How do you see your mandate as minister of agriculture? What does President Zuma expect of you in this position?
One of the key issues that we need to look at is food security and to promote agriculture to make sure that production is improved. No one in South Africa should have to go hungry. We must also establish and support more smallholder farmers so that they can become sustainable.
My hope is to be able to make AgriSA and other farmers’ unions partner with government in mentoring new farmers so that no new farmers fail due to a lack of expertise. As government, we need to engage more with all agriculture stakeholders so that we can get buy-in from commercial farmers and agribusinesses for the agriculture department’s programmes. We will also look at ways in which the department can assist farmers where they experience challenges in entering global markets.
As government, we also need to invest in more research and development that will enable farmers to mitigate the impacts of climate change on food production. We need to be able to continue producing enough affordable food despite climate-related changes. We cannot continue doing things as we always have. We cannot allow production to decline, so we have to find ways to adapt.
Former agriculture minister, Tina Joemat-Pettersson, had a strong focus on food security. Where will the focus be during your term?
Food security will remain one of the main focus areas. The department will also place much focus on promoting the issue that South Africa should buy locally. Without being against imports, it’s a shame that we buy imported chicken in local supermarkets while our own poultry industry is struggling.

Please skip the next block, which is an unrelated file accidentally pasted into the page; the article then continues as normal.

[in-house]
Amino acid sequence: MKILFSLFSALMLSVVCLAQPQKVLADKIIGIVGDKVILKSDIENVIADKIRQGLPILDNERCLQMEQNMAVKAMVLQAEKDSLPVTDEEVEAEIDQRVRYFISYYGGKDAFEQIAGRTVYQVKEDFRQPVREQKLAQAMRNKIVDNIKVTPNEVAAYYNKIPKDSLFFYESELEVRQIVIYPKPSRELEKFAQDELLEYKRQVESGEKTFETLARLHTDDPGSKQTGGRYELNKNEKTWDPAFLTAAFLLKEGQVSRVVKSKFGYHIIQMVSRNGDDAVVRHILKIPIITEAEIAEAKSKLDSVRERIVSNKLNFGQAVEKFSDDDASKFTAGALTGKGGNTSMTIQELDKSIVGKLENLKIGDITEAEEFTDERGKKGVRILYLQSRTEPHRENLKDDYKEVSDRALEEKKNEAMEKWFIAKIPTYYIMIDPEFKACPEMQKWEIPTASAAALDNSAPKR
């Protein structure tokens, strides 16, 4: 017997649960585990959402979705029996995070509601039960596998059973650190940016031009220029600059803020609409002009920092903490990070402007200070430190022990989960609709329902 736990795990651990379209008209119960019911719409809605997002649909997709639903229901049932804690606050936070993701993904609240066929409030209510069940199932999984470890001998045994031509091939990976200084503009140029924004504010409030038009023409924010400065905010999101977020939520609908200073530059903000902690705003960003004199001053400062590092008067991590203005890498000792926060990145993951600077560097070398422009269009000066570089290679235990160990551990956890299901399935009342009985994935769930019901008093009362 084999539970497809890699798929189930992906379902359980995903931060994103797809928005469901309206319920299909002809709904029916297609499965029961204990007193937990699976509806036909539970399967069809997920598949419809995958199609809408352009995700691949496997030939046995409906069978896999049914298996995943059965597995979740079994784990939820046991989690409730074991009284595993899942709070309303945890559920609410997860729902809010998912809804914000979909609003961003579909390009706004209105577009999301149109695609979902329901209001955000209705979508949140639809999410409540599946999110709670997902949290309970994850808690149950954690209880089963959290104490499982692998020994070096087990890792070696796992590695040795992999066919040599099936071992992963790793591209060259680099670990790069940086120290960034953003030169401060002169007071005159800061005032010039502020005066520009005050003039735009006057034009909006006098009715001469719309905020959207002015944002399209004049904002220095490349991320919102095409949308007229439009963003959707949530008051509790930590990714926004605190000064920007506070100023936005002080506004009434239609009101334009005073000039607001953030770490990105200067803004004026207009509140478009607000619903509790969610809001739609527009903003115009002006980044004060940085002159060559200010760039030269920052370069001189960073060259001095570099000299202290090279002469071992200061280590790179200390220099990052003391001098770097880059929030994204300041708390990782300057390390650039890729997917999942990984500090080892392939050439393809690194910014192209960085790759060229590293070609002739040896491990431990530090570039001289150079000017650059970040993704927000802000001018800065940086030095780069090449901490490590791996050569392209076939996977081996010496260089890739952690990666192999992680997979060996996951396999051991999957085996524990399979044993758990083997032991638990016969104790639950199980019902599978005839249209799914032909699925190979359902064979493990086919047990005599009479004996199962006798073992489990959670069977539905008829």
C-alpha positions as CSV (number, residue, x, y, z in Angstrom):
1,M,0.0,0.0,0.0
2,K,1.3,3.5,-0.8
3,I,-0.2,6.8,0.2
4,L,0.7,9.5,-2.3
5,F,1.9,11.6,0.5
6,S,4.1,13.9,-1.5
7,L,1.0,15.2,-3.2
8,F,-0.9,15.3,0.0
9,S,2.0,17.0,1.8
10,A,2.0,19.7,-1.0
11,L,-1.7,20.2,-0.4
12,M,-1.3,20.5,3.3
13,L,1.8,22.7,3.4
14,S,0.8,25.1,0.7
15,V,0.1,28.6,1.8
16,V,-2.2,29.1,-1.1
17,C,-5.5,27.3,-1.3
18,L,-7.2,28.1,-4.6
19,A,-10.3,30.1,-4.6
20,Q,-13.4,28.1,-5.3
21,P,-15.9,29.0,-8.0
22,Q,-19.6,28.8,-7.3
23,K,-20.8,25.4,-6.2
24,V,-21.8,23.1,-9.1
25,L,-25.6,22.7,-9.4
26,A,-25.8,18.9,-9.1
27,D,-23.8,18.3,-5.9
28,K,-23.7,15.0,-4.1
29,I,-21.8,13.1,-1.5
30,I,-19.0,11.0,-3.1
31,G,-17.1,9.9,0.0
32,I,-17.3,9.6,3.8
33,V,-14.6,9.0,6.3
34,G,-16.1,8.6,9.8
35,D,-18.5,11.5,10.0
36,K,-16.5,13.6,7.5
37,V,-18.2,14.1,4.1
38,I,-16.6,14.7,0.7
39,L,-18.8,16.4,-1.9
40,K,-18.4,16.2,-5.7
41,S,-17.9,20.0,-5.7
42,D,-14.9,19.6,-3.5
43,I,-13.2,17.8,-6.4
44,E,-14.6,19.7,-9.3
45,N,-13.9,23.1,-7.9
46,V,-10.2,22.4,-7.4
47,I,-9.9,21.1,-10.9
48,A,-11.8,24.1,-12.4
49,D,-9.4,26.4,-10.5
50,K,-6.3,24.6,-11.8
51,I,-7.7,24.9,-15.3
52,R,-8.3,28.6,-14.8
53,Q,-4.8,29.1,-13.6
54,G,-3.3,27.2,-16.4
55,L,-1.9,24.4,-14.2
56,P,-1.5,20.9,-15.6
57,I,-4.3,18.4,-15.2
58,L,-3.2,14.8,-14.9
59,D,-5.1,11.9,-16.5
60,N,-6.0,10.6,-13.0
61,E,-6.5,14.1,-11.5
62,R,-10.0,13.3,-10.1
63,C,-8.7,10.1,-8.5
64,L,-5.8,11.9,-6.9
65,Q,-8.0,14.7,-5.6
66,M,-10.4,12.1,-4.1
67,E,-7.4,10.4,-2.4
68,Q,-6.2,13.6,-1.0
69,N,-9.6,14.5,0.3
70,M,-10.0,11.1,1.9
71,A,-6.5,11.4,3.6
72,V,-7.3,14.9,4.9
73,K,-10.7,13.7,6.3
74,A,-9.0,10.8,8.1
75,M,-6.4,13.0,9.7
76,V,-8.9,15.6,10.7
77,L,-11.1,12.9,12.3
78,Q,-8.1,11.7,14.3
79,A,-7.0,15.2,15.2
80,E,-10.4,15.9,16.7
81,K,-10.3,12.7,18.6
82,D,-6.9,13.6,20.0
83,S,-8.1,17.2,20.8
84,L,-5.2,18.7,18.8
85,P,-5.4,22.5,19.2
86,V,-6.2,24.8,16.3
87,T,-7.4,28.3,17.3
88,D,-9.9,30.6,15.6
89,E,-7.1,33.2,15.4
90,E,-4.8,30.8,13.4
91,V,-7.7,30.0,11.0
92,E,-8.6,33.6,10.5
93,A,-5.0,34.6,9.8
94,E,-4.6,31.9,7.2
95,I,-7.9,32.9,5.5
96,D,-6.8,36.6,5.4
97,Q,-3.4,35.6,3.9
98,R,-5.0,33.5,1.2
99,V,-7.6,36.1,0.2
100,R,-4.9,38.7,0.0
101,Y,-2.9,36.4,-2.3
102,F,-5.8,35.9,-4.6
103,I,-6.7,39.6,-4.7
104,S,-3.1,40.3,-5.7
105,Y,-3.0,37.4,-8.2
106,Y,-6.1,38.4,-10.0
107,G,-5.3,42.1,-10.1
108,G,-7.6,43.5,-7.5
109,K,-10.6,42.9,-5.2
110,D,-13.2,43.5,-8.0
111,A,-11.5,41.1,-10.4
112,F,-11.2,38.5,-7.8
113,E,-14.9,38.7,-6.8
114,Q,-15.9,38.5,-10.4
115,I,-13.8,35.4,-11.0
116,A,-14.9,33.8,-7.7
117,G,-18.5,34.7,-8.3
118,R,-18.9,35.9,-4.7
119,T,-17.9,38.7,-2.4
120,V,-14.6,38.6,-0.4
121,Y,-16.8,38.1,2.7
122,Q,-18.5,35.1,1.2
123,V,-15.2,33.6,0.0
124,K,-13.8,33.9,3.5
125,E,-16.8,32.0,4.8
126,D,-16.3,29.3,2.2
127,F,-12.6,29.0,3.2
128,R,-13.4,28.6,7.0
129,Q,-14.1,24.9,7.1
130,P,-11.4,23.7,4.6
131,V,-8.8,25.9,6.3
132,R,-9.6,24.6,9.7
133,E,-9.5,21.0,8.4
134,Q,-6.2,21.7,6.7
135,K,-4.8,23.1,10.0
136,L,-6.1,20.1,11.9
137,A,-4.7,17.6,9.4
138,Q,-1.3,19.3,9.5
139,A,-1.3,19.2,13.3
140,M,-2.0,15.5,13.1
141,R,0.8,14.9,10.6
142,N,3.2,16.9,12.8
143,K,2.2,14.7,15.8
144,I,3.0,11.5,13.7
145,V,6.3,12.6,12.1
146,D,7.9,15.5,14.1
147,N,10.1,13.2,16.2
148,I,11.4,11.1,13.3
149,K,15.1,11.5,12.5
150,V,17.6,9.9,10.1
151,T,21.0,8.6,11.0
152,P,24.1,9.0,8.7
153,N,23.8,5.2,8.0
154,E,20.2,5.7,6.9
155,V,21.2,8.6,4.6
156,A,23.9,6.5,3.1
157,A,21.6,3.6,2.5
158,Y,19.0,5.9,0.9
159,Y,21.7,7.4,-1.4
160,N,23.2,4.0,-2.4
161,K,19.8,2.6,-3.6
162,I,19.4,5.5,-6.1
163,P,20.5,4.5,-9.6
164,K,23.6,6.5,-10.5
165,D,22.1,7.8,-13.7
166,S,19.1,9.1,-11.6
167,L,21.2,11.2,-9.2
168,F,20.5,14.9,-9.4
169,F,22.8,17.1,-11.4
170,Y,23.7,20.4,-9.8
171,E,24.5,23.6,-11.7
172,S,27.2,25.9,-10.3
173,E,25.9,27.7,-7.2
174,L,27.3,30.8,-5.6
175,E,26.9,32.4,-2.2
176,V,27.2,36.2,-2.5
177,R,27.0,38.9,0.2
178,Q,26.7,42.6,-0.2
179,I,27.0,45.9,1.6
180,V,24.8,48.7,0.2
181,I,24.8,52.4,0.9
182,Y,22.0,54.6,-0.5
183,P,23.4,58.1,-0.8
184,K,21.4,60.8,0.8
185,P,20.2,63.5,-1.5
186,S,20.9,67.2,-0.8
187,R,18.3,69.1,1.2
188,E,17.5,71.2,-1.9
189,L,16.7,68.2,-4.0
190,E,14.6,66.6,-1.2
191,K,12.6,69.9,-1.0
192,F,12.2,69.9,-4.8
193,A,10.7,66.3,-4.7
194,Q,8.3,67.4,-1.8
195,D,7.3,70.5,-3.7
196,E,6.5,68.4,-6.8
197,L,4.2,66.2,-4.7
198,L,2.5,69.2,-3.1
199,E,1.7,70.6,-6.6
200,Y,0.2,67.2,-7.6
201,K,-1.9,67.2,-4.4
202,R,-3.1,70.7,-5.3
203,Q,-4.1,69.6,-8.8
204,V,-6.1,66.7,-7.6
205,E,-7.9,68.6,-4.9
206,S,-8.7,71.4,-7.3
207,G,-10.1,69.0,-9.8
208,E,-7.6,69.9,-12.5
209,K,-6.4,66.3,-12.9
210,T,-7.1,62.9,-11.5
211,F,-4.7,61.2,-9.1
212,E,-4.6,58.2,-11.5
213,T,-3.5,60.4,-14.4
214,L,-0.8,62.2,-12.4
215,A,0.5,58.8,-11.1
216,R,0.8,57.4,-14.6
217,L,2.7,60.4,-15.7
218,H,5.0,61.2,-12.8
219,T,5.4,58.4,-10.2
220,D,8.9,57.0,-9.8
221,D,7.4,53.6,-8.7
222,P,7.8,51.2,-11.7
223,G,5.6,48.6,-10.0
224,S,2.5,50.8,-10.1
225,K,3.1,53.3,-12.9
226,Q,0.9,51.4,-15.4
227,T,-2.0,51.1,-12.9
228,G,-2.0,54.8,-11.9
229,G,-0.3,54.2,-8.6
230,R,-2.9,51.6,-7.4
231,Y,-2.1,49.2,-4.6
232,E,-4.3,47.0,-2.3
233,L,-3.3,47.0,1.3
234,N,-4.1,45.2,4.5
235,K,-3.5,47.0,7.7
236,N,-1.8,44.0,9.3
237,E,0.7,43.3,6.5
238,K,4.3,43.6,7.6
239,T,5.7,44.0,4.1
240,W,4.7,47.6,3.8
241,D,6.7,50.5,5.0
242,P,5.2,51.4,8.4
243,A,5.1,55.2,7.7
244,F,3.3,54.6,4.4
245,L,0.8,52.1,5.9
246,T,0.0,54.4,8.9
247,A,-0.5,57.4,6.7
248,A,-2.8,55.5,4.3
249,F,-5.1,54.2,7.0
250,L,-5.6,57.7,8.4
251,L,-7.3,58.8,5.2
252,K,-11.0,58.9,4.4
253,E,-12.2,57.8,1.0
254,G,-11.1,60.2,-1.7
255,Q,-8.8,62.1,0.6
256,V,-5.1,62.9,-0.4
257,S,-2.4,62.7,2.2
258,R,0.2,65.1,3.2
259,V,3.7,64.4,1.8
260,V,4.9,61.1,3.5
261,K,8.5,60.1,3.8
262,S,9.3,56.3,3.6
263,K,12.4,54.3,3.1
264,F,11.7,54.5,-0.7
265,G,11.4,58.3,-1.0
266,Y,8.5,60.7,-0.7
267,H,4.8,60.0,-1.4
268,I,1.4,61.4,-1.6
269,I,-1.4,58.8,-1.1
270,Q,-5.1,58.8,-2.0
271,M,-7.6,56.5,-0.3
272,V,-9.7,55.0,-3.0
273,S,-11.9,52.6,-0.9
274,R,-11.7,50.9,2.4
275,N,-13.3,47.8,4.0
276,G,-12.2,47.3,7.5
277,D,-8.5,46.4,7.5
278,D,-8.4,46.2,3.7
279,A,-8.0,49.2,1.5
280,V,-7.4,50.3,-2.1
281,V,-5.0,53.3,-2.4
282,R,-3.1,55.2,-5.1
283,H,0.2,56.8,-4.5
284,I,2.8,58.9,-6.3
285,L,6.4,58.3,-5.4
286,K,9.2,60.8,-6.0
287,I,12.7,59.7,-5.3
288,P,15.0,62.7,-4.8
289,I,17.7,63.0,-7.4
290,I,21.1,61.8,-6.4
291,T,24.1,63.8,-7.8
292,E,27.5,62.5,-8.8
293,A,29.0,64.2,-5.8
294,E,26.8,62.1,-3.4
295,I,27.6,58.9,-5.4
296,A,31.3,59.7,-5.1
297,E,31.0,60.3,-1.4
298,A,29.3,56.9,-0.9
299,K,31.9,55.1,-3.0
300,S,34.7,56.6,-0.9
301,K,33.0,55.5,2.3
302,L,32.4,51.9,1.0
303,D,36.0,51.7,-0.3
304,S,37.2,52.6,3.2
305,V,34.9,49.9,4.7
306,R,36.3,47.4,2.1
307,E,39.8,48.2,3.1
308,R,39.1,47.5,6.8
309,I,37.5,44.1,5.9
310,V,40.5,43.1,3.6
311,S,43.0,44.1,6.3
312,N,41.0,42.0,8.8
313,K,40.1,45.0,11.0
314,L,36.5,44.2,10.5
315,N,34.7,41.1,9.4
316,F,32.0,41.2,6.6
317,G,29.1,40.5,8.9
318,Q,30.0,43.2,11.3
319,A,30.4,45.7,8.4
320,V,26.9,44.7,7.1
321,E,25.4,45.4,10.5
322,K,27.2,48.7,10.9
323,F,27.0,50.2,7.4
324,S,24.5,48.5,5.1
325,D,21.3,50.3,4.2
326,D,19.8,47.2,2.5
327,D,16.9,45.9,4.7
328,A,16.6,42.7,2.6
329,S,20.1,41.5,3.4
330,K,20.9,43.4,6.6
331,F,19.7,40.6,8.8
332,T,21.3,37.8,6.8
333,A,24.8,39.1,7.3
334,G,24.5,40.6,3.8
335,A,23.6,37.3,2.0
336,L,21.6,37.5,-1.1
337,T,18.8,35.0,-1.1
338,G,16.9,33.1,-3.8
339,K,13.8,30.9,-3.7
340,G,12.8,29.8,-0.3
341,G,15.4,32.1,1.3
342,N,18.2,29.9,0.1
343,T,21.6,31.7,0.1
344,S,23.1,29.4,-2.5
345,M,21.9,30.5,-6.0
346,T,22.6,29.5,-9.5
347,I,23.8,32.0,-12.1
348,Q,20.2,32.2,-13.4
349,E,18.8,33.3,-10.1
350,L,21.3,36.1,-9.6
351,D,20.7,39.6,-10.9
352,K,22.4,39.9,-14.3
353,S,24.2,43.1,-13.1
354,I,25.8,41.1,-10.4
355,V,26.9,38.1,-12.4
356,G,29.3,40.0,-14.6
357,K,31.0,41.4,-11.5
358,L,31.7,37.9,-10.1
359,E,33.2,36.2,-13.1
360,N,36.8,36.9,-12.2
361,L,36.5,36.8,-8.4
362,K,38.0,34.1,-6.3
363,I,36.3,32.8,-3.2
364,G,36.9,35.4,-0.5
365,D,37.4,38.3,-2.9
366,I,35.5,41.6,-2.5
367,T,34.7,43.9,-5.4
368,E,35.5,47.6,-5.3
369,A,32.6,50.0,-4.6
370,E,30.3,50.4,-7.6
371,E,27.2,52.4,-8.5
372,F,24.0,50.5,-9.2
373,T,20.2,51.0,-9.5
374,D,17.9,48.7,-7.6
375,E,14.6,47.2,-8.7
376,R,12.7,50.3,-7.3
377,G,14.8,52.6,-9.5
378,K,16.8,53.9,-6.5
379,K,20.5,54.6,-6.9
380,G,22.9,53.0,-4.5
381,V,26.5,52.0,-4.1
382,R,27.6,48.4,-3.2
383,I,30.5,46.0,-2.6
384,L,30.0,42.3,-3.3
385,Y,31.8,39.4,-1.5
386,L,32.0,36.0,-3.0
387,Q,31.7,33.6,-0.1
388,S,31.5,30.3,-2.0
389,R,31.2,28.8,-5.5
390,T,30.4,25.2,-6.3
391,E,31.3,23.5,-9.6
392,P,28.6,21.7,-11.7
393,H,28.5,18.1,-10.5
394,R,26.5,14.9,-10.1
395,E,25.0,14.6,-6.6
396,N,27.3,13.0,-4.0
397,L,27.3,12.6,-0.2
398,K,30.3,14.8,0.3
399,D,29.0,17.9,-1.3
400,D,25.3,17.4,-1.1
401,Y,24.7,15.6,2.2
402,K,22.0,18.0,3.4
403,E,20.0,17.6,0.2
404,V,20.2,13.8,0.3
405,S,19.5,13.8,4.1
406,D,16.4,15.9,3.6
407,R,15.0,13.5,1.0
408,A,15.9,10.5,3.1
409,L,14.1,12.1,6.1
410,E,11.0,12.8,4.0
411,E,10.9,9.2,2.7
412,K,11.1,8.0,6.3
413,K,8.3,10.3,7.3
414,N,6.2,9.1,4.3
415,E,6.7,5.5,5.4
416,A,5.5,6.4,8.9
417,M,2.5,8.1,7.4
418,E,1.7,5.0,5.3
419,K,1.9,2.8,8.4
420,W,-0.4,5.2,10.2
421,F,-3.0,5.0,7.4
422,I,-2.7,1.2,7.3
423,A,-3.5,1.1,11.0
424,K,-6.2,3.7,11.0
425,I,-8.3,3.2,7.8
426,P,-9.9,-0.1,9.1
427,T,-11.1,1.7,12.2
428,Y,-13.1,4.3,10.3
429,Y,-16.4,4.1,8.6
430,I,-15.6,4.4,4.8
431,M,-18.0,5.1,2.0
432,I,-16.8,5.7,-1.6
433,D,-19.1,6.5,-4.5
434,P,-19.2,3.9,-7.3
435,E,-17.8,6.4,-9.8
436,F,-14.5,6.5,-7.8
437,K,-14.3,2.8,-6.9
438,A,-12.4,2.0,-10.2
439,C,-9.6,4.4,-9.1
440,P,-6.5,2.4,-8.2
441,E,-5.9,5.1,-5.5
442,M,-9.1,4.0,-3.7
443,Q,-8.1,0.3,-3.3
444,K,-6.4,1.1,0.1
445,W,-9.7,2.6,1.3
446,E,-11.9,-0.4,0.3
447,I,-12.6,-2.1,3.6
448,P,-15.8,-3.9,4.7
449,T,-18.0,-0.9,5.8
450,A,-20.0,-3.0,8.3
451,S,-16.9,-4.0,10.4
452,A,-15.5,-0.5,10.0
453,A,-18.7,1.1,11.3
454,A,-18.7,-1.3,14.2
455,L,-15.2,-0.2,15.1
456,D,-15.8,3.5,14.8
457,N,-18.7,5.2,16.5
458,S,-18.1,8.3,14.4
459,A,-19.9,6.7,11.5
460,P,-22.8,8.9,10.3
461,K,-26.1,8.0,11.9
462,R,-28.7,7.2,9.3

We need to determine what government can do to ensure that we do not import large quantities of food that can be produced locally. As government, we need to engage the local retail sector to encourage supermarkets to increase their local procurement. We cannot allow the dumping of cheap products on our market to kill our own agricultural industry. In terms of exports, Africa must become our main focus point.
As minister in this portfolio, who do you see as your constituency?
Organised business, which includes agribusinesses and commercial farmers, as well as emerging and smallholder farmers. It’s very important that we, as government, win the trust of commercial farmers because we want their help in reaching out to new and smallholder farmers. If we can give subsistence and smallholder farmers access to new technologies and the best production methods we will also be able to improve their productivity.
I also believe that stronger partnerships between commercial and emergent farmers will promote the establishment of more harmonious and prosperous rural areas. It concerns me when I hear about violent attacks on farmers.
Our view is that if we can build trust and connections between commercial and emerging farmers, we will create a lot of goodwill towards commercial farmers. Commercial farmers will be regarded as those who feed the nation and this will change the negative attitude that some people harbour towards farmers. This will in turn contribute to building secure rural communities.
You have 20 years of experience with the National Union of Mineworkers (NUM). How will your background in trade unions help you as minister?
One of the key lessons I take from my time at NUM is that you do not have to be friends with the people you negotiate with; you should only aim to find a common objective. You don’t negotiate with employers because you agree with them. You negotiate because you know that their success is your (the workers’) success.
I believe in dialogue, and that true and open dialogue between government, employers and workers can break down prejudices and help build relationships and mutually beneficial partnerships between government and the farming community.
Have you had any exposure or interest in the agricultural sector prior to your appointment?
I grew up in a rural area and I farm on a small scale. I have about 19 head of Nguni cattle and some sheep. I like Nguni because I believe this breed is well adapted to SA farming conditions. But even though I do not have an extensive farming background, the little exposure I have had helps me to understand some of the problems that farmers face.
You have previously been outspoken on land reform – what is your current view?